“As always, the focus is on providing the best and most appropriate championship experience possible for the qualifying teams, and we believe this decision provides that opportunity and we are grateful for those facilities that have offered their sites for our championship contests.”
Originally, the game was to be played at Shelton High School. Officials from both New Canaan High School and Greenwich High School had requested the change of venue, noting that Boyle was available and saying it would better serve local students and their families, as well as each team’s legions of fans. This year’s final is unusual in that it pits New Canaan head coach Lou Marinelli’s Rams against his son John’s Cardinals for the first time in the postseason. John Marinelli, a NCHS graduate and varsity football team alumnus who later worked as its offensive coordinator under his father, was named head coach of Greenwich in 2015. Each team has won two games in four regular-season contests.
Saying it’s the best thing for local students and their families, officials from New Canaan and Greenwich are asking the organization that oversees high school sports in Connecticut to consider moving a state championship football game this weekend closer to home. The Rams and Cardinals will square off Saturday for a widely anticipated Class LL championship after advancing in the Connecticut Interscholastic Athletic Conference tournament.
As it stands, the game is likely to be played at Shelton High School, though NCHS Athletic Director Jay Egan said officials from both lower Fairfield County high schools are asking whether it could be moved to Stamford’s Boyle Stadium, which is available. “Greenwich and New Canaan are advocating for a venue that would be most advantageous for our students and our fans to see the game, so they will not have to travel so far and all the reasons that make sense,” Egan told NewCanaanite.com. “Both schools are interested in what is best for the school and communities.”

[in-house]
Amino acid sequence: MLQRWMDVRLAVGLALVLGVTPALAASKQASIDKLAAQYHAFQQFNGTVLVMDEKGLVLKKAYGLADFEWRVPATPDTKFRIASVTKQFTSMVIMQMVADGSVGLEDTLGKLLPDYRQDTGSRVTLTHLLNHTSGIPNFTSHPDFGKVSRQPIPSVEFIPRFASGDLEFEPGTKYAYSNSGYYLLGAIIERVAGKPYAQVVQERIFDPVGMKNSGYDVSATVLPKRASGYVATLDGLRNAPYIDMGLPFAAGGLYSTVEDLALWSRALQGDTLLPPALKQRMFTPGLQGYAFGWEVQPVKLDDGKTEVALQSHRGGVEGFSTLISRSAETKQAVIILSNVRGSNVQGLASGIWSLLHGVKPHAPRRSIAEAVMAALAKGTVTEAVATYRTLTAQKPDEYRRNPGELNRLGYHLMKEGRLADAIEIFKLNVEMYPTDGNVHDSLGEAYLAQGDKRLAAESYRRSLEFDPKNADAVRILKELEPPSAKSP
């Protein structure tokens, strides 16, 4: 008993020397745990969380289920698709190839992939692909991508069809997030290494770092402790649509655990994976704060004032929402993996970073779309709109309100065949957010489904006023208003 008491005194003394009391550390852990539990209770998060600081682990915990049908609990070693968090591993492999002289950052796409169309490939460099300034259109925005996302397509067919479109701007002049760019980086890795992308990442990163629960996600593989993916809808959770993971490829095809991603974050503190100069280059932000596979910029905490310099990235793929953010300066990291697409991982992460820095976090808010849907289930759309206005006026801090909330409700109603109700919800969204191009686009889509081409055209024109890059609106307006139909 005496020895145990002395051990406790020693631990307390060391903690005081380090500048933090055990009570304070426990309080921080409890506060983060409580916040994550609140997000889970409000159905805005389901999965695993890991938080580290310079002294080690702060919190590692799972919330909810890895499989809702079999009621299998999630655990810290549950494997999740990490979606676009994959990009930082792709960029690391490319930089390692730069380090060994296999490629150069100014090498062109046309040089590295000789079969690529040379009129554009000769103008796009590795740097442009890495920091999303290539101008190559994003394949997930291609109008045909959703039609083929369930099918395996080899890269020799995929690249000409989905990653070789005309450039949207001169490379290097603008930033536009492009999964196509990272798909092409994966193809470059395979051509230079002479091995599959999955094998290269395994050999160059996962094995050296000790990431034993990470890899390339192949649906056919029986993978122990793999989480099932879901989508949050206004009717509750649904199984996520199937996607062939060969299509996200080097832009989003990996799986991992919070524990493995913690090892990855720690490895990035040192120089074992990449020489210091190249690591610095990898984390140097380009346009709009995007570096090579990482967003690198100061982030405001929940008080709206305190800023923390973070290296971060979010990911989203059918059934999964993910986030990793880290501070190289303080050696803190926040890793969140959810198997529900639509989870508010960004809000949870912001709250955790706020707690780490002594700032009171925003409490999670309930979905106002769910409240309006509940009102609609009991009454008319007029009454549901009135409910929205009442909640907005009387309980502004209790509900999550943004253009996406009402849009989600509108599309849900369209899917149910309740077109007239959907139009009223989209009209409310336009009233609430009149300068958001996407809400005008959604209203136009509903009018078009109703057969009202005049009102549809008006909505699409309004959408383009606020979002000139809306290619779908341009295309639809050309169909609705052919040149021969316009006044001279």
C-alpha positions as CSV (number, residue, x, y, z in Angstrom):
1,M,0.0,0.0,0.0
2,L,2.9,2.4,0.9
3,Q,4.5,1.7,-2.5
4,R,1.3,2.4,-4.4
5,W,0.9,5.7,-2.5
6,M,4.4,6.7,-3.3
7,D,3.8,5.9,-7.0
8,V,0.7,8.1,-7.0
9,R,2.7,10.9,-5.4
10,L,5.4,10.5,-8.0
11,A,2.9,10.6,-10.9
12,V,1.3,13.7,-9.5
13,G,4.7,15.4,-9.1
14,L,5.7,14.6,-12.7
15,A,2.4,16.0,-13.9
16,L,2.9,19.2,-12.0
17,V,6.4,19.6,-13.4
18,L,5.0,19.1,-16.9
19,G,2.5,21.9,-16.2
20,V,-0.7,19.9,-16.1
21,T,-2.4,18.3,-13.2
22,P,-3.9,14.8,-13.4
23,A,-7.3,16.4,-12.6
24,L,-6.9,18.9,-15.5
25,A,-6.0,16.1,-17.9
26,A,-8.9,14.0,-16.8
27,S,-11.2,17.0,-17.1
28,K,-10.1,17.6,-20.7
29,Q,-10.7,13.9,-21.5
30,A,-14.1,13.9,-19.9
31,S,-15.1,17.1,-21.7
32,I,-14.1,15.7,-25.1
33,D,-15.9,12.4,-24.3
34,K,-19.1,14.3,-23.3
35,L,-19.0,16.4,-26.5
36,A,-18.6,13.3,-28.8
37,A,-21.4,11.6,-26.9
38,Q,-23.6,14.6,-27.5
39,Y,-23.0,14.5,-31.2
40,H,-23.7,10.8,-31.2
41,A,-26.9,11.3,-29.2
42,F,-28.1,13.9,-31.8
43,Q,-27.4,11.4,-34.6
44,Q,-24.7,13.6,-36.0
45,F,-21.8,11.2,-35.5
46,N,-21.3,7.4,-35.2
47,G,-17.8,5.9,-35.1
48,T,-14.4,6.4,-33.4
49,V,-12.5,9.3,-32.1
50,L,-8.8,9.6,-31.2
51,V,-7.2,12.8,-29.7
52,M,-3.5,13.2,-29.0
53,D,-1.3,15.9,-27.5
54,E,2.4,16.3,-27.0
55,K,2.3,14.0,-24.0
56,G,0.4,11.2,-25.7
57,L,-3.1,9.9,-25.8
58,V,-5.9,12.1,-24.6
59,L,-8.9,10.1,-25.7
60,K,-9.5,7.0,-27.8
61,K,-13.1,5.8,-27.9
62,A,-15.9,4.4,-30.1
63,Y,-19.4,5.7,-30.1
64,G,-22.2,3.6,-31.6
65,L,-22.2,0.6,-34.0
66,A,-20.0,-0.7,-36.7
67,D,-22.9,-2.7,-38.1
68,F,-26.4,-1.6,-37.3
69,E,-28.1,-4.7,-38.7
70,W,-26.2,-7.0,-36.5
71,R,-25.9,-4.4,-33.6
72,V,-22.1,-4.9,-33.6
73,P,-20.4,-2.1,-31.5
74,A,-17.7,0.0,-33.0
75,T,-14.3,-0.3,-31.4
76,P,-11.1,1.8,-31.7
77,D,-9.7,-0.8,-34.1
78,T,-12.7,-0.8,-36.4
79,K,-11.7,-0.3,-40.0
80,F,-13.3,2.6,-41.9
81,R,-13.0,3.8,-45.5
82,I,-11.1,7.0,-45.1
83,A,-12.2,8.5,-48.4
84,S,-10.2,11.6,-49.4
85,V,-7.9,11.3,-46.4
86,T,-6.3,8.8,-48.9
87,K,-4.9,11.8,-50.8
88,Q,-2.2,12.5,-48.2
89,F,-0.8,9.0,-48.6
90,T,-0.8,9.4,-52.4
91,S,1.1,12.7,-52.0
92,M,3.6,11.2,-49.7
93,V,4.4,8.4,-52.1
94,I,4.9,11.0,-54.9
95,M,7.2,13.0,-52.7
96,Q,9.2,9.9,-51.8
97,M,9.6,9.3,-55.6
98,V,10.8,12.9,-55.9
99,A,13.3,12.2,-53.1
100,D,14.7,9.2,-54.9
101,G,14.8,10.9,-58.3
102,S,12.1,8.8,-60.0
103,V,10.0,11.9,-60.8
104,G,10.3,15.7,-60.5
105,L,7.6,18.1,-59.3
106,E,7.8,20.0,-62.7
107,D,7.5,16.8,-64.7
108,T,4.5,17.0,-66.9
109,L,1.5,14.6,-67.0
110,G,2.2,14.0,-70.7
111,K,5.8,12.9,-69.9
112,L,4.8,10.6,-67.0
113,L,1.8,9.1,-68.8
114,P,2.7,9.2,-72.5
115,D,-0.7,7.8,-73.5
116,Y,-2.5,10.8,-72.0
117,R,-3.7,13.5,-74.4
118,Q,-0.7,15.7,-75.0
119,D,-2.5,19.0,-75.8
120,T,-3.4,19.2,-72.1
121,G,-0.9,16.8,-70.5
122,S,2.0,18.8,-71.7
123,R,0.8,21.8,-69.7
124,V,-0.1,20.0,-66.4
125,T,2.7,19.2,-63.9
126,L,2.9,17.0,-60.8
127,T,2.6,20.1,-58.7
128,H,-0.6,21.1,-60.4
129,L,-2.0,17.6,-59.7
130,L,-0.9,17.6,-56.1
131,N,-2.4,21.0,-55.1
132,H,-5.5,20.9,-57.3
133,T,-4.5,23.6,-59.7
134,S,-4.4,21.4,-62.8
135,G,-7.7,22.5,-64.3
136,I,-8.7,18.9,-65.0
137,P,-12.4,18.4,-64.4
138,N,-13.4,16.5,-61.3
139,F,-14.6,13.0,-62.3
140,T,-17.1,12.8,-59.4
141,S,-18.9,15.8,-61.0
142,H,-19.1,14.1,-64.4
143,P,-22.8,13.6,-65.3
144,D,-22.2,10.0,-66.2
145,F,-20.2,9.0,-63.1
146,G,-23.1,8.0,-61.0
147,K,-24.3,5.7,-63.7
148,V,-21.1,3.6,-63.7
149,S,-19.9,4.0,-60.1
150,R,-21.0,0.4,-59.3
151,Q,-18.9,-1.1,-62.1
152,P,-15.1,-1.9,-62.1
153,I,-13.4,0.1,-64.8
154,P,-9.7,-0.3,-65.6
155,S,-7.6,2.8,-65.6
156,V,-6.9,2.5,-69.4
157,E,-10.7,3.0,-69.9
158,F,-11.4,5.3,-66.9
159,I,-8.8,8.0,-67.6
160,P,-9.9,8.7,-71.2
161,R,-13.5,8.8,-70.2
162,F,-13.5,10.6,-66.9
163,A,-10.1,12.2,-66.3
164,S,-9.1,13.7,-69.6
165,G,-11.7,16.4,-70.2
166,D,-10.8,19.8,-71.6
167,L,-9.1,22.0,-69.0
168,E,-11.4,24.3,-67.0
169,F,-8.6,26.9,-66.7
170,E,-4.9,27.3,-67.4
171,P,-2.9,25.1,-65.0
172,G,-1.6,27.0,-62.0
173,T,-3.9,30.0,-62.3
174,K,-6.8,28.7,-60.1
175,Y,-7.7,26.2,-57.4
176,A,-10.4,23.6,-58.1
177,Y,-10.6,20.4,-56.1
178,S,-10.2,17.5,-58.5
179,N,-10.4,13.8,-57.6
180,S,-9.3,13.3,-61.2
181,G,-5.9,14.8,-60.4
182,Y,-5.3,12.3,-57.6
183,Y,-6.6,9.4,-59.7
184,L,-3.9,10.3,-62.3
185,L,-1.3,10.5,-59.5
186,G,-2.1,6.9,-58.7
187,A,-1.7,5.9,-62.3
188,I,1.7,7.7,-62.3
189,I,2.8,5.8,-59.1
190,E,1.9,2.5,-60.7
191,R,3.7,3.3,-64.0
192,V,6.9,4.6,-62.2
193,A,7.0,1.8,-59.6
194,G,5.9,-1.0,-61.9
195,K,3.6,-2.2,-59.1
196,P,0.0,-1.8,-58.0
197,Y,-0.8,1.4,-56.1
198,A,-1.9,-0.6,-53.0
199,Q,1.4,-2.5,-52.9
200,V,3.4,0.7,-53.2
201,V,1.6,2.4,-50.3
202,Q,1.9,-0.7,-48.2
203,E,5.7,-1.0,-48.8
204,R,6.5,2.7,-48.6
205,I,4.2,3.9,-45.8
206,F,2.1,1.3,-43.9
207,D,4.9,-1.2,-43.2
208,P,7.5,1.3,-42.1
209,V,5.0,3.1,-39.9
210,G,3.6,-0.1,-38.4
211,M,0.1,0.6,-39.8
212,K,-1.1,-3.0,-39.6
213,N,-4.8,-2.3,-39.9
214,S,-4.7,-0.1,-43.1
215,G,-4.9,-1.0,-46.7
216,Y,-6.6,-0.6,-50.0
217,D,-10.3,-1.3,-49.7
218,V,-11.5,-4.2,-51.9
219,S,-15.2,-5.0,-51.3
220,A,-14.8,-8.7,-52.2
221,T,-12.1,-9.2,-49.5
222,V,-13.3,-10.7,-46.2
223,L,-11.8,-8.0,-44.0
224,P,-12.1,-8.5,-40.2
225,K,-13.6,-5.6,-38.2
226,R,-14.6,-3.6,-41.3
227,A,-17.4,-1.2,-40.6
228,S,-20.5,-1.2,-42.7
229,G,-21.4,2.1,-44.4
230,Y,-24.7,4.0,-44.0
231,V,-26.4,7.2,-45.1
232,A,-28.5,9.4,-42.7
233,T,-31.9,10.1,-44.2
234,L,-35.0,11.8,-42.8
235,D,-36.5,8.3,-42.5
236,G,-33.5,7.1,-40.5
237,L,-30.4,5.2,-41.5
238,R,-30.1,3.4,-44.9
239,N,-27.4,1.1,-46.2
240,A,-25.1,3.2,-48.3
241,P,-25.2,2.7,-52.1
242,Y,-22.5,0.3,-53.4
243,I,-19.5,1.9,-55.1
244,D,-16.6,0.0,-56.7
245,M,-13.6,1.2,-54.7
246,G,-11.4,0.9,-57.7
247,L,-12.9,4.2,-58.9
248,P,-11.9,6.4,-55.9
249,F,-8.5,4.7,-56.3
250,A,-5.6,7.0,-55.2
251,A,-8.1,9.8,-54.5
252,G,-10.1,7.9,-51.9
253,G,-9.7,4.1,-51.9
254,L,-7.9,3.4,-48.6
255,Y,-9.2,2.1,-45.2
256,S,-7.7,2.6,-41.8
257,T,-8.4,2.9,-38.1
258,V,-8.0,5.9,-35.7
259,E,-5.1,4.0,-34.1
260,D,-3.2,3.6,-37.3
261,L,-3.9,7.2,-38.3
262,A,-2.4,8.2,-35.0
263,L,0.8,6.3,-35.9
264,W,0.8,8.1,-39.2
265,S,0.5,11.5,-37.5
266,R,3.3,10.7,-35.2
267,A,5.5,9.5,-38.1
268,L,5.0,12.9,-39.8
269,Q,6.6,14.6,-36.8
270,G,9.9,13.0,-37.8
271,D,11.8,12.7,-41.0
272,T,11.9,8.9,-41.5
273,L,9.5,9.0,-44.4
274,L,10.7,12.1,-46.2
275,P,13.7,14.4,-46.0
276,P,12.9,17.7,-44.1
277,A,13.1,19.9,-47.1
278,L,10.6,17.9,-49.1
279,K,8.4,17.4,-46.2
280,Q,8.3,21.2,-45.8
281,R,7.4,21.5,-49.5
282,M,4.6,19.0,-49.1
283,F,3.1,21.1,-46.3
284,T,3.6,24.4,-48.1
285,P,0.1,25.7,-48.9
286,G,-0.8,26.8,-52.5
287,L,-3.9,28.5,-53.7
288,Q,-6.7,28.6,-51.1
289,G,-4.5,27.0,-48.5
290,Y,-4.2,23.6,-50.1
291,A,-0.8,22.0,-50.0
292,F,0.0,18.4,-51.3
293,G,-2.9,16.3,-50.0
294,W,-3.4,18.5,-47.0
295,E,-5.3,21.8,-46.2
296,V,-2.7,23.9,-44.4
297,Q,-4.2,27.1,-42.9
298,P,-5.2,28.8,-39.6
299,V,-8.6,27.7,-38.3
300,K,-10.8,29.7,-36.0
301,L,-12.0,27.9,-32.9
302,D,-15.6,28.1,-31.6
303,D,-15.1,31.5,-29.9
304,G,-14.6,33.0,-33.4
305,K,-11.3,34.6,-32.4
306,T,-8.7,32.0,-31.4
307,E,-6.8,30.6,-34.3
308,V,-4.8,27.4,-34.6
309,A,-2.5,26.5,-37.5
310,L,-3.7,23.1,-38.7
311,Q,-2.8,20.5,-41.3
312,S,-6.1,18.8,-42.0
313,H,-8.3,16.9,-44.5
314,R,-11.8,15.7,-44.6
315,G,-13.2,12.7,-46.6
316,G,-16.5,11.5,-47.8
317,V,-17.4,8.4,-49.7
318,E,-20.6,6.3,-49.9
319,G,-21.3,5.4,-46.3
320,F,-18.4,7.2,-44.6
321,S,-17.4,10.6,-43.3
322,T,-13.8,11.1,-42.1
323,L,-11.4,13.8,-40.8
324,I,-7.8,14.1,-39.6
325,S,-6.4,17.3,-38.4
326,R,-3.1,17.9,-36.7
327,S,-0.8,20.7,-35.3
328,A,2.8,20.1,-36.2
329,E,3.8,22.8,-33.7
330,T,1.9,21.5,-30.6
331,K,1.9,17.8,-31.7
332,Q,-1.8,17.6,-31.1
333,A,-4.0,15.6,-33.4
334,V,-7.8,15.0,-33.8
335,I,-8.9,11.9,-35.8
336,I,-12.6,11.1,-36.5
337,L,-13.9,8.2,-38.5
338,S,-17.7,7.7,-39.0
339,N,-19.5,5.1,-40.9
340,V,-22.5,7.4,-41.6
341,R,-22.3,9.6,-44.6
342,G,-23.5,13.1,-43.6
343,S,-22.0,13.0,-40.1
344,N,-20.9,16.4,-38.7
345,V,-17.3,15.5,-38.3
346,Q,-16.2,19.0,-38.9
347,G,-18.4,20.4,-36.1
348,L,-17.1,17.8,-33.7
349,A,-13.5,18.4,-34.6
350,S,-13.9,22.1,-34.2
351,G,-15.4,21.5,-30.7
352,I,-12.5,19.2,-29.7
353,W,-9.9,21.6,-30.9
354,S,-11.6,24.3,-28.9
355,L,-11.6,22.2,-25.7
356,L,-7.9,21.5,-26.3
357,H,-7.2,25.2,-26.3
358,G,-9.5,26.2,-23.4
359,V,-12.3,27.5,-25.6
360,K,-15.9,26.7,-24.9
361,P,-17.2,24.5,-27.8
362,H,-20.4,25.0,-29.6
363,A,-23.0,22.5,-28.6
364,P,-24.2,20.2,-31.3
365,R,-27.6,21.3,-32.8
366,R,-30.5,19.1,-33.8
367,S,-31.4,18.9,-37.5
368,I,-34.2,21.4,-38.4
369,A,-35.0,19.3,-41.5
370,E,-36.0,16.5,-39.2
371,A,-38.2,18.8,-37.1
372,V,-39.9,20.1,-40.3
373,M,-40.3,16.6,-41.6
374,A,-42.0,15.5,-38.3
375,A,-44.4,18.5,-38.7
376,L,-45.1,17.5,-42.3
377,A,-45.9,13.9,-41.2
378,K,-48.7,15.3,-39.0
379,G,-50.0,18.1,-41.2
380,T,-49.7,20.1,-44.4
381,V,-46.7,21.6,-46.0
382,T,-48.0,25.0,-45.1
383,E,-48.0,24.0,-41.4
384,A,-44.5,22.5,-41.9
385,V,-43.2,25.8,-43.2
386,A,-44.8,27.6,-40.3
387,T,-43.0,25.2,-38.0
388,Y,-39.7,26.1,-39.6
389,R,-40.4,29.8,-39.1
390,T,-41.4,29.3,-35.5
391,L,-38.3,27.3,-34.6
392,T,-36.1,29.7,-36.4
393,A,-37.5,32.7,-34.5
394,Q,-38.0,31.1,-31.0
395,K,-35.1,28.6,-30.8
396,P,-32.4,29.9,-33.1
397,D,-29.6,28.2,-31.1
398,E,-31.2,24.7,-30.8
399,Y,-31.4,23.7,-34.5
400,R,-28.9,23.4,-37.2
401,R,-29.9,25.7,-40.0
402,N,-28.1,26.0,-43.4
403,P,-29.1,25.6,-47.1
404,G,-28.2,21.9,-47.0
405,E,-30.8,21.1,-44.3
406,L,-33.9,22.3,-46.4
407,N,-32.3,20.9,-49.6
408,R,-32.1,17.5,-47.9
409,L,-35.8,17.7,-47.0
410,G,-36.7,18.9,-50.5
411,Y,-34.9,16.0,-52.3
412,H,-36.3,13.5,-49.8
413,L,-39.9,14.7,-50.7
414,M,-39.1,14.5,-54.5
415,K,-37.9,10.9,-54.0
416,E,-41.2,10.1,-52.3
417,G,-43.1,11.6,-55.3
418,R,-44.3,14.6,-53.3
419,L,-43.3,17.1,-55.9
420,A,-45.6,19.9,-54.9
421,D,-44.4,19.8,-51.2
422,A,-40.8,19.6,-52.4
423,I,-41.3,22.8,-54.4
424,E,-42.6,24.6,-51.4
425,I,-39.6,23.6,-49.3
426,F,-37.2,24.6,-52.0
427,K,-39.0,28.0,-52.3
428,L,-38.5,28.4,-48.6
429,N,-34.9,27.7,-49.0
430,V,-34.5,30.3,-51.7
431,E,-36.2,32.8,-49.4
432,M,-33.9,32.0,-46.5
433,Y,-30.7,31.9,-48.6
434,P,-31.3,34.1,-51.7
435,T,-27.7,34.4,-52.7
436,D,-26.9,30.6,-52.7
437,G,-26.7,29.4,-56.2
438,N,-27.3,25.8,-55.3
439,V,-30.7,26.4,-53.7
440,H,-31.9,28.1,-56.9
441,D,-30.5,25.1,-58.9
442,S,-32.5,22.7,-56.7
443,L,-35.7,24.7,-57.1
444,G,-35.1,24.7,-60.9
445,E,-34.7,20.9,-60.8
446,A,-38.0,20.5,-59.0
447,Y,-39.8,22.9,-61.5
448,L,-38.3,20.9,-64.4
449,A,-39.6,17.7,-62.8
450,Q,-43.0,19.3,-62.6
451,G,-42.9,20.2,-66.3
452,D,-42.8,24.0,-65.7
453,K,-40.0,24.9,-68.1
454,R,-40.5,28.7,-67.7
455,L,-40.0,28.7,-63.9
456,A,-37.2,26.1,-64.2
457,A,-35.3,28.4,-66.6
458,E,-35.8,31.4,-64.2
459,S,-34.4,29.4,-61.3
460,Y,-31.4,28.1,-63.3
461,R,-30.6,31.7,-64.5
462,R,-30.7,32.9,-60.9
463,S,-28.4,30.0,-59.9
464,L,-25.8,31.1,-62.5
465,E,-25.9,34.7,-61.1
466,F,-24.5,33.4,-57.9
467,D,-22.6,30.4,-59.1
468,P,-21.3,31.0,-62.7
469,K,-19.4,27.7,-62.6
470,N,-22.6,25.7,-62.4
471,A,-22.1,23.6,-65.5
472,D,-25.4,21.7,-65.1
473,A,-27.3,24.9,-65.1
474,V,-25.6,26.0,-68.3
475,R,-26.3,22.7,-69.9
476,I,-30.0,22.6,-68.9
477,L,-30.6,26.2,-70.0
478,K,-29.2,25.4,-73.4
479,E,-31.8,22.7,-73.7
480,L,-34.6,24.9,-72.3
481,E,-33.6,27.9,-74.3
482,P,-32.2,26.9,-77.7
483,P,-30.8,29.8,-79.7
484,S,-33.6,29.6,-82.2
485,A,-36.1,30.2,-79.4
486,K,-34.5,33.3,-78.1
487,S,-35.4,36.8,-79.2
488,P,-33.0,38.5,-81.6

Referring to the high schools’ advocating for a nearby venue, he added, “We would be remiss if we did not do that.”
CIAC officials could not be reached for comment. Asked what reasons CIAC officials have for not playing a New Canaan-Greenwich football game at a venue that’s halfway between them, Egan told NewCanaanite.com that the organization has said championship game sites are set before the season, that they’re chosen carefully with all potential teams in mind and that making a last-minute change could set a bad precedent.
NCHS head coach Lou Marinelli’s Rams have played against a Cardinals team coached by his son, John, four times since the latter took the helm at Greenwich High School in 2015.
Rather than failing to plan for New Canaan’s athletic facilities or leaving the big job of fundraising to one-off volunteer groups, the town should partner with a single, existing nonprofit organization ready to map out a long-term strategy, collect private dollars and ensure that fields and facilities are playable, officials said last week. The New Canaan Athletic Foundation would establish a much-needed endowment for future turf replacement at Dunning Field, under a new agreement with the town, as well as hold additional accounts for operating expenses and, separately, for fundraising in support of new athletic complex-related capital improvements, according to Leo Karl III, who had been tasked to study town fields by the first selectman. “This is our chance as a town to build an endowment that is lasting and that does what it should,” Karl told members of the Town Council at their regular meeting. “There are a lot of reasons this makes a lot of sense,” Karl said at the meeting, held Nov. 14 at Town Hall.